Rep. Yarmuth said there are two things that virtually every member of Congress can agree on: support of Israel and that a nuclear weaponized Iran is unacceptable.
As background for the discussion, Yarmuth posited that until 2003, there was general consensus that Iran was doing research that could lead to the development of a nuclear weapon, but intelligence reports show no further work toward that goal after that date until the discovery of secret underground facilities in 2009.
While the Iranians denied using the facilities to develop nuclear weapons, the discovery led to an opening to begin discussion on how Iran could get the U.S. to lift sanctions the latter had imposed in response to a variety of Iranian actions, including, but not limited to, its nuclear weapons research, that the U.S. found unacceptable.
U.S. sanctions alone were not enough to bring Iran to the negotiating table. It was the addition of sanctions by the French, Germans, British, Russians and Chinese along with the cooperation of the Japanese, South Koreans, Vietnamese and a few others that made the difference.
At the same time, Rep. Yarmuth explained, the Iranians had increased the number of centrifuges they were running from a couple hundred to 19,000; and they increased the level to which they were enriching their uranium to 20 percent, which brought them much nearer the level needed to power a nuclear weapon.
He also made a clear distinction between a nuclear program for peaceful purposes, which the Nuclear Nonproliferation Treaty allows, and a nuclear weapons program, which the treaty does not allow. Iran is a signatory to the Nuclear Nonproliferation Treaty.
The nuclear agreement with Iran, known as the Joint Comprehensive Plan of Action, Rep. Yarmuth explained, “will ensure the exclusively peaceful nature of Iran’s nuclear program” and in it, “Iran reaffirms that under no circumstances will Iran ever seek, develop or acquire any nuclear weapons.”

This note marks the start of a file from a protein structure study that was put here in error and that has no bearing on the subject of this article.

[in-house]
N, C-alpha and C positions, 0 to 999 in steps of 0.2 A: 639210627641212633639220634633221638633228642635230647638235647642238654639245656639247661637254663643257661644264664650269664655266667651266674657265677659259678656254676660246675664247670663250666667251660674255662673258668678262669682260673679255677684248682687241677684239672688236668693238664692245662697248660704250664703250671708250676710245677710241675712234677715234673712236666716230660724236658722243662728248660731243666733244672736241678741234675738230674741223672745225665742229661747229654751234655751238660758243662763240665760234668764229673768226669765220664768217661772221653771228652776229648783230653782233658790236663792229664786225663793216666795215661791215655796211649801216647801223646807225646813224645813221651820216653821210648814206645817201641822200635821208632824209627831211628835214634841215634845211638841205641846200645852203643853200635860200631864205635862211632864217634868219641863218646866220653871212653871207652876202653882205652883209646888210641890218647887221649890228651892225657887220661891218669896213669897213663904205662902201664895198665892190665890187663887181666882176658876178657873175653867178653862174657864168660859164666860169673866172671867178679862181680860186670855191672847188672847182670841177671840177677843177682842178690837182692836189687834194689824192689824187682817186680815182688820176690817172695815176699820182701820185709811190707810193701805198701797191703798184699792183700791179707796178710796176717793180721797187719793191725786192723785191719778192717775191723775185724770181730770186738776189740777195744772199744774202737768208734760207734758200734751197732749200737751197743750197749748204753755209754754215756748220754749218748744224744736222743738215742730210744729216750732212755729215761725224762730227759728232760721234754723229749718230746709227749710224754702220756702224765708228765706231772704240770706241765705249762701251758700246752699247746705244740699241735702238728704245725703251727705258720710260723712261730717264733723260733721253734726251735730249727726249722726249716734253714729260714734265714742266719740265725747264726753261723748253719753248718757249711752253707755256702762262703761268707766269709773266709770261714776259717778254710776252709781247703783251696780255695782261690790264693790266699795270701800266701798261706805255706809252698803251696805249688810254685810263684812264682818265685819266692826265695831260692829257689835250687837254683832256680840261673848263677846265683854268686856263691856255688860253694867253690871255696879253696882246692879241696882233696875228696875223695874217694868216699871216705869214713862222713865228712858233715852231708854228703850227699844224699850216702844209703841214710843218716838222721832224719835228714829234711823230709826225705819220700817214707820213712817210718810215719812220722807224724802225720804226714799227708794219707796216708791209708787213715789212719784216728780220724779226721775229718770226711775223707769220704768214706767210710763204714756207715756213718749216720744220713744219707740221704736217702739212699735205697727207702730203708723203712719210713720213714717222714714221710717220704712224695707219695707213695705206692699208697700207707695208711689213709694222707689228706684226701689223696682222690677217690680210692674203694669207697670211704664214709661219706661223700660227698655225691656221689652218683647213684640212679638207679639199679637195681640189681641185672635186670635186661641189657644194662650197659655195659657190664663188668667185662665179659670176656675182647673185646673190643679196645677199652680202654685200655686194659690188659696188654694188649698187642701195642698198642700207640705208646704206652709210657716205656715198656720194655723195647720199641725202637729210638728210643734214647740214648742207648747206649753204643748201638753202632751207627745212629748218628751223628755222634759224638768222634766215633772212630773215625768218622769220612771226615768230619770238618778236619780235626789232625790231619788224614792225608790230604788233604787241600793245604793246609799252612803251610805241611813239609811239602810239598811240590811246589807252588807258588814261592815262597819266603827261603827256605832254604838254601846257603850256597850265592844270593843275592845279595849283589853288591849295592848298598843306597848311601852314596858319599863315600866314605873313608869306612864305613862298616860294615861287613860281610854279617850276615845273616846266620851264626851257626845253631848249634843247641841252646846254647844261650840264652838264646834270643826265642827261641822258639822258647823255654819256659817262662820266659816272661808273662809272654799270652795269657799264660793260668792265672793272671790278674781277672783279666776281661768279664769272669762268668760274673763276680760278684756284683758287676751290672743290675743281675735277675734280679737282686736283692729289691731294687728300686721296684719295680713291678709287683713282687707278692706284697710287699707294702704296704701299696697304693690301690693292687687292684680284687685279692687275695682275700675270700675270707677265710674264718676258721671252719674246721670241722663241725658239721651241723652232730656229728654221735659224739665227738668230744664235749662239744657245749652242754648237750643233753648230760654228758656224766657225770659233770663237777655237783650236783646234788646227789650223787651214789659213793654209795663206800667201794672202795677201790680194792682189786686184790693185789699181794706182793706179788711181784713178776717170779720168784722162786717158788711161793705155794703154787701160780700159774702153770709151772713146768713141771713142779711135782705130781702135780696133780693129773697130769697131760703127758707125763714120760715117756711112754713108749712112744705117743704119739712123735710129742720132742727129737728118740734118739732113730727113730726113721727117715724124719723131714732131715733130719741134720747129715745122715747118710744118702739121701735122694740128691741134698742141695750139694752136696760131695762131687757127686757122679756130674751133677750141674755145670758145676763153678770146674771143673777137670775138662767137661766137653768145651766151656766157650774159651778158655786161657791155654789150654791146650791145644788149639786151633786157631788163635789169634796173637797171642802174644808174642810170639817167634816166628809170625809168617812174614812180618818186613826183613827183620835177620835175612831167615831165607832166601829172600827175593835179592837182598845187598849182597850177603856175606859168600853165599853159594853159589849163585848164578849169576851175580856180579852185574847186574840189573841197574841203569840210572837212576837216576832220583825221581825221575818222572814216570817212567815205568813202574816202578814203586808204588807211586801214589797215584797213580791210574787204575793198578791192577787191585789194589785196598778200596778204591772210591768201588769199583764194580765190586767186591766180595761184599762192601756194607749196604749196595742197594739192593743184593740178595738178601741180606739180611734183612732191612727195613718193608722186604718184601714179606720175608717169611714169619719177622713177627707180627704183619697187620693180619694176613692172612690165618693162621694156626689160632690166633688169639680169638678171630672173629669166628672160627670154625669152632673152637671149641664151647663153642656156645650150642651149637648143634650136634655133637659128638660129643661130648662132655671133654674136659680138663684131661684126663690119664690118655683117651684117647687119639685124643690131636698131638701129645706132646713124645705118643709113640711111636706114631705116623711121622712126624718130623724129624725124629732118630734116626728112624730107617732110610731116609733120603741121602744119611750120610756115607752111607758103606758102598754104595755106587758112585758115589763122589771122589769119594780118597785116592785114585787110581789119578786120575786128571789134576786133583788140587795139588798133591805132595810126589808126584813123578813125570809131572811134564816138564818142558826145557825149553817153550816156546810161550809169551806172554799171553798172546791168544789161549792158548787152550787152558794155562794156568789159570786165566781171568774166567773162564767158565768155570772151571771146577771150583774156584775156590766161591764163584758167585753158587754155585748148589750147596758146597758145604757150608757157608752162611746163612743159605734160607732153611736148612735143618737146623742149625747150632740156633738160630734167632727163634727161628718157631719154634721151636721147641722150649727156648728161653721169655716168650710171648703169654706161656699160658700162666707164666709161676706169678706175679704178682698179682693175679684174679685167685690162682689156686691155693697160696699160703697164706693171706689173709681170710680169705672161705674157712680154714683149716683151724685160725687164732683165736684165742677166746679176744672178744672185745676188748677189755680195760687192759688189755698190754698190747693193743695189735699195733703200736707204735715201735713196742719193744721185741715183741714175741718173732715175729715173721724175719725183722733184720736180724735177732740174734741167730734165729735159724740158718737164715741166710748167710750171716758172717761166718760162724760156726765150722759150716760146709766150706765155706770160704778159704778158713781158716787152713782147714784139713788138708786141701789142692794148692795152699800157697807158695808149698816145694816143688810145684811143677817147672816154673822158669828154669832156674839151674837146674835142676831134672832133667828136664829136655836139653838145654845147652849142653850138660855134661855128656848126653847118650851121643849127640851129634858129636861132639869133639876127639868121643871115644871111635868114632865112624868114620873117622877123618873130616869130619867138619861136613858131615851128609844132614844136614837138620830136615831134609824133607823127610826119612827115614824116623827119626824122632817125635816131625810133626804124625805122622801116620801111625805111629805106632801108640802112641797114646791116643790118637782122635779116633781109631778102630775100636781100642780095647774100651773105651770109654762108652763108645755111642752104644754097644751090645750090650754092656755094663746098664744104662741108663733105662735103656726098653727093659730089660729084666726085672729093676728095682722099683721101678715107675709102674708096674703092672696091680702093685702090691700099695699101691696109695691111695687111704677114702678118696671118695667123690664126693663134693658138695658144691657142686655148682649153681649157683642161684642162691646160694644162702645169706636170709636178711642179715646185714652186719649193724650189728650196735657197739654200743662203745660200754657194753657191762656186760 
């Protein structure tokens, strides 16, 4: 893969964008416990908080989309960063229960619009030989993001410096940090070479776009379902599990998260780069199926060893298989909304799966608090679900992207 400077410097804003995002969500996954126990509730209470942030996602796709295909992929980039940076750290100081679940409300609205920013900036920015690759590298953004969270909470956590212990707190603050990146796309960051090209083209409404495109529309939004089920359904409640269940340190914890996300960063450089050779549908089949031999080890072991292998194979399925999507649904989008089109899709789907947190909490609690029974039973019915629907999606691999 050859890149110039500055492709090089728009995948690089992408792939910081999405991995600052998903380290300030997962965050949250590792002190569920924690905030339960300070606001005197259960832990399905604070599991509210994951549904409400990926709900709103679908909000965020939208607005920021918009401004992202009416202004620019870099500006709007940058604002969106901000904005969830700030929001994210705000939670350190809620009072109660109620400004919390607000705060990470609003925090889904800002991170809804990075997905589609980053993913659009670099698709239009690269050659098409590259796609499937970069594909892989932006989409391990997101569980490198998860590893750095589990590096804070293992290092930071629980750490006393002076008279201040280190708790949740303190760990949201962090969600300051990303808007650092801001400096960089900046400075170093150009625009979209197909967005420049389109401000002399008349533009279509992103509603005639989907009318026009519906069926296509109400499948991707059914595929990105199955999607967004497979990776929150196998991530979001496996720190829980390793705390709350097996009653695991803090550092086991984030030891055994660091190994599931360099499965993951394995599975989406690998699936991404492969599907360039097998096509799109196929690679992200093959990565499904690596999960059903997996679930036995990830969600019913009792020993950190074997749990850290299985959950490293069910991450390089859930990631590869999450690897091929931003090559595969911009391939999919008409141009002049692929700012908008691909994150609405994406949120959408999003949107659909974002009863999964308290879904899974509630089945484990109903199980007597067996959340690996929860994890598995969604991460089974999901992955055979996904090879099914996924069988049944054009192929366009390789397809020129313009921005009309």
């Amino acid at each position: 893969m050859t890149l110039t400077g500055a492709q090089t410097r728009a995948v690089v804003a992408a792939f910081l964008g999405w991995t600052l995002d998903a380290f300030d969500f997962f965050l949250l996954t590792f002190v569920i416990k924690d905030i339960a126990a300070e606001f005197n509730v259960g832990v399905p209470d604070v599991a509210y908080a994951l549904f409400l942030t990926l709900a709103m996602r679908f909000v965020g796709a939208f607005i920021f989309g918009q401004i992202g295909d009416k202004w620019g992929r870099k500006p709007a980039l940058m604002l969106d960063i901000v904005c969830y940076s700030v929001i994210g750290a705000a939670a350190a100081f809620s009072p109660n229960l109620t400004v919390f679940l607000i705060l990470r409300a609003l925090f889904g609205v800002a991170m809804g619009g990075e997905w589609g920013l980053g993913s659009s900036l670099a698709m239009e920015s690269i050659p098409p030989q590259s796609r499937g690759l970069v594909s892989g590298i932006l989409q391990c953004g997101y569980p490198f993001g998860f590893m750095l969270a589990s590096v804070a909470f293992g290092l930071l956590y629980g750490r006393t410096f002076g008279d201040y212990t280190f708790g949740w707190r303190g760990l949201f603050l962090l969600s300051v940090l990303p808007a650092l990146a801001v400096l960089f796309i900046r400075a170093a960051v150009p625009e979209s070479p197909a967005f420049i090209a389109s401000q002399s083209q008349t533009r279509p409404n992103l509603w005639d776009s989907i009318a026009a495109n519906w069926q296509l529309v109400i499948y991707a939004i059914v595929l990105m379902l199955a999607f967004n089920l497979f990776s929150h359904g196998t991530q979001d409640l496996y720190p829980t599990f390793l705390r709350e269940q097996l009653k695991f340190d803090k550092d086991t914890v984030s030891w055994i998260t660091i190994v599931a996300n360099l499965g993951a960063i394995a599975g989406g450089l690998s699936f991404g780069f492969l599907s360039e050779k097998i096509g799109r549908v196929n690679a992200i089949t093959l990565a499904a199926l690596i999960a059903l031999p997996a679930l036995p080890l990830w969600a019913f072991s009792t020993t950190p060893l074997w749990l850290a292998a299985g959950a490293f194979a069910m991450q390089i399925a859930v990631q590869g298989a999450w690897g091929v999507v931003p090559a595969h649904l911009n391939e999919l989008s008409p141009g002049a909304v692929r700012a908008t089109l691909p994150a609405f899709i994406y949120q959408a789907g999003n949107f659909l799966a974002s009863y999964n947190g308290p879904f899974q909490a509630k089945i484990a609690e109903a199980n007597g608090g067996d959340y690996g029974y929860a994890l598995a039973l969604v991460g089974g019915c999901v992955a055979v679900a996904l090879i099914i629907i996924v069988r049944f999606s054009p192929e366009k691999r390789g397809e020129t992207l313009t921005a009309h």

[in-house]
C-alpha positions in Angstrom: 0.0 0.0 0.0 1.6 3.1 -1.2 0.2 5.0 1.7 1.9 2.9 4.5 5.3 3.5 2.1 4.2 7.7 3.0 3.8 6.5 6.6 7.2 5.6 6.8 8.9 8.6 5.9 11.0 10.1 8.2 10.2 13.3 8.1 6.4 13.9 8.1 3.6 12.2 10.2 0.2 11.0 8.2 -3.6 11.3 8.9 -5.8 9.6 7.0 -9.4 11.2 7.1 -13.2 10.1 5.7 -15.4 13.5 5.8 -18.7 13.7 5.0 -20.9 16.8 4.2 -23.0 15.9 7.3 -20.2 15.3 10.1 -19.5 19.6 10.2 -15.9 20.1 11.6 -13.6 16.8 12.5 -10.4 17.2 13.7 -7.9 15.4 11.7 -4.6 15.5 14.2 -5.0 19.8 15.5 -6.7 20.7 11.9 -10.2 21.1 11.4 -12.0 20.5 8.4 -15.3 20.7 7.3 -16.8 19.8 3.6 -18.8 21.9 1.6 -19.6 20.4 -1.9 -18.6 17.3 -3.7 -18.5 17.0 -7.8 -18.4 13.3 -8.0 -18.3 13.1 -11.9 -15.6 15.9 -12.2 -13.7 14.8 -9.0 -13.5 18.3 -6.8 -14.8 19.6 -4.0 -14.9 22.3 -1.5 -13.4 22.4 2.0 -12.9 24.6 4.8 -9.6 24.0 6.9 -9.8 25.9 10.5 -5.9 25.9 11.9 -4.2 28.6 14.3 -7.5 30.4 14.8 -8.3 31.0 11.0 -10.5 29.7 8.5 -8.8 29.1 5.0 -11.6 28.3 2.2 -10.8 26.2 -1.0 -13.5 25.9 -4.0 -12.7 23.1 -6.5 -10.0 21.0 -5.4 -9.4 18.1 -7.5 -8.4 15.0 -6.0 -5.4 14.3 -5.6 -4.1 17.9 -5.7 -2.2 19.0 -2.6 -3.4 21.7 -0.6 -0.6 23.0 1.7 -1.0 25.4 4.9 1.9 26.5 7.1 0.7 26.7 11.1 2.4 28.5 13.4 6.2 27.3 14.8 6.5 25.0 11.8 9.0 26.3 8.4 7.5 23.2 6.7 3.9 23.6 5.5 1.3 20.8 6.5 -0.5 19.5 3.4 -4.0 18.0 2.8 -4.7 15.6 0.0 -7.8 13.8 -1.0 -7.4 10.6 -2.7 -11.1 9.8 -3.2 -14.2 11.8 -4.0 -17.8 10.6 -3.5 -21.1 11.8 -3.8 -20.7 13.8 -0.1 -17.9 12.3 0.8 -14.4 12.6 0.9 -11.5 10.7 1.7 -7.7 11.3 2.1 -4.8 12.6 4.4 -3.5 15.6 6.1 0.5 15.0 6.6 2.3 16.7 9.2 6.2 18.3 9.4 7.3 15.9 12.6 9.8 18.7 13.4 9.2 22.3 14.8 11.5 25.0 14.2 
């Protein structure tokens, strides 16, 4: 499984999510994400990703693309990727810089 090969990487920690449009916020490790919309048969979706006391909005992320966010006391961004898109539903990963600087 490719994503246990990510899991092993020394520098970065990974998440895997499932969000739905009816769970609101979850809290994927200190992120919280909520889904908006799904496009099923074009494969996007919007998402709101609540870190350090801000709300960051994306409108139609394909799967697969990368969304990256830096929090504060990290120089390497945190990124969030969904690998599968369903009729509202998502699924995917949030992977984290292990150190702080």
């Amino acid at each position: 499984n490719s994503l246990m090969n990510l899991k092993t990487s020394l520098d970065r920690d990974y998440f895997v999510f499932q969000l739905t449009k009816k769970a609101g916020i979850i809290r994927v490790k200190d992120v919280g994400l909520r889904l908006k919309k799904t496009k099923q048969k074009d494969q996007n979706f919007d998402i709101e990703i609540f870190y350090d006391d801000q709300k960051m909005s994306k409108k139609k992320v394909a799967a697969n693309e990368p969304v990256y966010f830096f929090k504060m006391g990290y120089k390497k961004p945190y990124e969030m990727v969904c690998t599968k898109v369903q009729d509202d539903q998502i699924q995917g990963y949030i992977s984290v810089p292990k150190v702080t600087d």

The agreement does include some dates after which Iran will be allowed to resume some of its nuclear activities, Rep. Yarmuth explained, but “they all relate to their civilian nuclear program. Under this deal, he reiterated “Iran will never be allowed to have a nuclear weapon.”
The document includes some specific details about how some of Iran’s centrifuges will be disabled and how it will be verified by constant International Atomic Energy Agency (IAEA) monitoring.
Rep. Yarmuth described the monitoring in detail. “For all the nuclear facilities that Iran has,” he said, “there is 24/7 monitoring of everything that goes on. There’s electronic monitoring and cameras everywhere.”
Beyond that, the centrifuges that are required to be taken out of service are to be stored in a specific place where they “will have sensitized wrapping and they’ll be wrapped and sealed. If anybody tries to cut the seal, an alarm goes off.
“They have motion sensors underneath them, or they will have,” he continued, “so if anybody tries to move them everyone will know. Again, the level of detail in this enforcement mechanism is beyond anything that I think most nuclear non-proliferation experts had ever seen.”
Asked about the widely reported 24-day delay between the time an inspection of a site is requested and when the Iranians must grant access to inspectors, Rep. Yarmuth explained there are two kinds of sites. Declared sites are subject to 24/7 monitoring. The delay comes in with undeclared sites.
If Iran declines, the Joint Commission that is enforcing the agreement, made up of the six countries that negotiated the agreement, Iran and the European Union, has a procedure to follow.